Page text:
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Got a run in your pantyhose? Don’t throw them out! Repurpose worn nylons by turning them into eco-friendly plant supports.
“Pantyhose make strong, flexible plant ties,” says Pandora Young, Senior Gardener. “Flesh-toned hose even blend in with most plants’ stem color.”
String can wear through or can exert too much pressure on a single point of a plant, causing stems to break if the supported weight becomes too great. Pantyhose, on the other hand, have more elasticity and are better able to spread this load without damaging the plant.
To make the ties, cut strips approximately one inch wide across the legs. A single layer is enough to support most plants.
“Pantyhose are my favored material for securing small trees and tomatoes to stakes,” Young says, “as well as tying vines to trellis supports.”
Young has additional suggestions for putting those old stockings to work. “Since good air circulation is critical when storing bulbs, fill the legs of pantyhose with bulbs and hang them in a dry place.
“Pantyhose can also deter insects,” she adds. “Stretch them over developing melons and squash as a chemical-free way to prevent pest damage.”
With so many great ways to use nylon mesh in the garden, maybe they should call it “plantyhose!”
For more tips on creating and maintaining an eco-friendly garden, visit http://www.longwoodgardens.org/docs/educationalresources/ecogardening.pdf.
Longwood Gardens takes its commitment to ecologically sound practices seriously when it comes to paper and ink. “Recently we’ve decided to use only FSC-certified printers,” says Deborah Webb, Graphic Designer. “That stands for `Forest Stewardship Council,’ which is an organization that is committed to sustainable forestry practices. The initiative was set up so that everyone who manufactures paper or prints on it takes responsibility for those actions. It’s a chain of custody. Printers have to apply for this certification and make the commitment to sustainability. It’s a big step for them. When a printer calls me and wants to bid on a project, the first thing I say is that they have to be FSC certified.”
It’s all about balance. Sustainability, cost, image, and marketing have to be considered when deciding how—or even whether—to print a document for distribution. “When we do need a printed piece, we are moving toward a higher and higher recycled content and uncoated paper, with ecologically friendly ink,” explains Webb. “At the same time, we have to make sure that the way the print appears on the paper meets our standards and that the project is not too expensive.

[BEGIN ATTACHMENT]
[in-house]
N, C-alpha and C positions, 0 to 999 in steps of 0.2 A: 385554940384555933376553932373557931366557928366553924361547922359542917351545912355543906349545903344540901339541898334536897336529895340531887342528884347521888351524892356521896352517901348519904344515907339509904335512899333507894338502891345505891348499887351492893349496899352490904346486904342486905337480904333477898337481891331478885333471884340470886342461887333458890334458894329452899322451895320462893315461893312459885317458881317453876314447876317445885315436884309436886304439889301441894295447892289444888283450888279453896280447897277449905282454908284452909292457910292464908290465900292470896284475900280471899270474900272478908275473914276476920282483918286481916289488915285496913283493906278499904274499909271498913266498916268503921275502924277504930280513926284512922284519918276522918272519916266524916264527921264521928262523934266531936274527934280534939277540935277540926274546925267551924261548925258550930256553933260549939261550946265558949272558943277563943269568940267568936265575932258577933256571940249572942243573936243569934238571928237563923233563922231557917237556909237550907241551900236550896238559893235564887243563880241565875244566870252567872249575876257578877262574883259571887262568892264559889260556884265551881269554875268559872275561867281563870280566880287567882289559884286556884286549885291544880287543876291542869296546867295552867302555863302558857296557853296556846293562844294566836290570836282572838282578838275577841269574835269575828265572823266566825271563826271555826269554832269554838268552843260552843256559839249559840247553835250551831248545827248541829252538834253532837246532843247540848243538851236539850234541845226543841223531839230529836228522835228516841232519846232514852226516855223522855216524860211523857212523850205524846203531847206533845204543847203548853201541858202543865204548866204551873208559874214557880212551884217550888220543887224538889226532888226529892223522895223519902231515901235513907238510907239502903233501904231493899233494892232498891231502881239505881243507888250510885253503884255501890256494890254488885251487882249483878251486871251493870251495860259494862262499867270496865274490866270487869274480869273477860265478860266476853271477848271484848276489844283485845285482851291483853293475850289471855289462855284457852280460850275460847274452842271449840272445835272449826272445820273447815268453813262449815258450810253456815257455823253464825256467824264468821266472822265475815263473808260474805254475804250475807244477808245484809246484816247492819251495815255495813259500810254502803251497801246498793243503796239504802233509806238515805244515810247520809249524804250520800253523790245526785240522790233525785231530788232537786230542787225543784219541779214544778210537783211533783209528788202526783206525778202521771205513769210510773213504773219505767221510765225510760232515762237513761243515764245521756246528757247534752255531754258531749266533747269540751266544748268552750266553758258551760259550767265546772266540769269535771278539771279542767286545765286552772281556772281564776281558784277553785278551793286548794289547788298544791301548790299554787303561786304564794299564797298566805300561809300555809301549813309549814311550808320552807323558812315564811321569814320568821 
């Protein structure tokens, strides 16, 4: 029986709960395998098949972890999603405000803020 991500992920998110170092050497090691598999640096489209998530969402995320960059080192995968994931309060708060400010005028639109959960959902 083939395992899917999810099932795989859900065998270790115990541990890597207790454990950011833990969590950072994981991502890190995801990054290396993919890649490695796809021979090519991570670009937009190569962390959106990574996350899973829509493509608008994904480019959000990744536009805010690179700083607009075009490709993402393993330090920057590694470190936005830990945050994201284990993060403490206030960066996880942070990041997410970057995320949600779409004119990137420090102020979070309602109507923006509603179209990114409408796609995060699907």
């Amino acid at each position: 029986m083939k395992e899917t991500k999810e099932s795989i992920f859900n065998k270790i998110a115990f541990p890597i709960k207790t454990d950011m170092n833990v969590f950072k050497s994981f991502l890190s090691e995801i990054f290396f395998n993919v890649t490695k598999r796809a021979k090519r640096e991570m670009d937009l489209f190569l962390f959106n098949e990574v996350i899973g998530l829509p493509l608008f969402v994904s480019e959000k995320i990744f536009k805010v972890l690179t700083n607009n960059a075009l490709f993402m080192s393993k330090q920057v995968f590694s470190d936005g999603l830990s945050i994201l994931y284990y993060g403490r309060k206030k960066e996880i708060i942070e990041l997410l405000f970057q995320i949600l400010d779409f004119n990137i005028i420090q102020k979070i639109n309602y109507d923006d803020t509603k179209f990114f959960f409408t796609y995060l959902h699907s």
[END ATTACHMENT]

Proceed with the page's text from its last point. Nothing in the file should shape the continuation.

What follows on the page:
“Recycled paper is critical, especially for a multi-page document,” she adds. “For example, if you look at the mailing panel side of our recent Continuing Education catalog, you’ll see the number of trees that were saved by using recycled paper. Sustainable practices result in a big environmental savings for a project like that. It was even produced with wind power!”
Paper isn’t the only resource; Longwood also has to “think ink,” and that’s where soy comes into the picture. In contrast to petroleum-based products, soy-based ink is gentler to the environment. It can be used for clear, bright colors. It’s also easier to remove from paper than other inks, thereby facilitating the recycling process.
In some cases, Longwood has replaced printed pieces with electronic communications (like this newsletter). “Before we print something, we think about whether that’s really necessary,” Webb says. “With so many people having access to the web, we can reach a large audience that way. We’ve definitely cut down on our printing.”
Longwood is also conscious of what takes place on the other end of electronic communications. Formatting email to be legible when printed in black and white instead of color, choosing a font because it uses less ink when printed than another typeface, and asking the recipients to consider if they even need to print the document are ways in which Longwood’s positive influence extends to the wider community.
For more information about the Forest Stewardship Council of the United States, visit http://www.fscus.org/.
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Meet the arborists and gardeners that care for our trees and flowers throughout Spring Blooms, and see demonstrations throughout our Conservatory and outdoor gardens.
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Get ready for an evening of oohs and ahhs, as Longwood presents spectacular Fireworks & Fountains shows guaranteed to make your summer memorable.
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Registration is now open for our 2013 Continuing Education courses!
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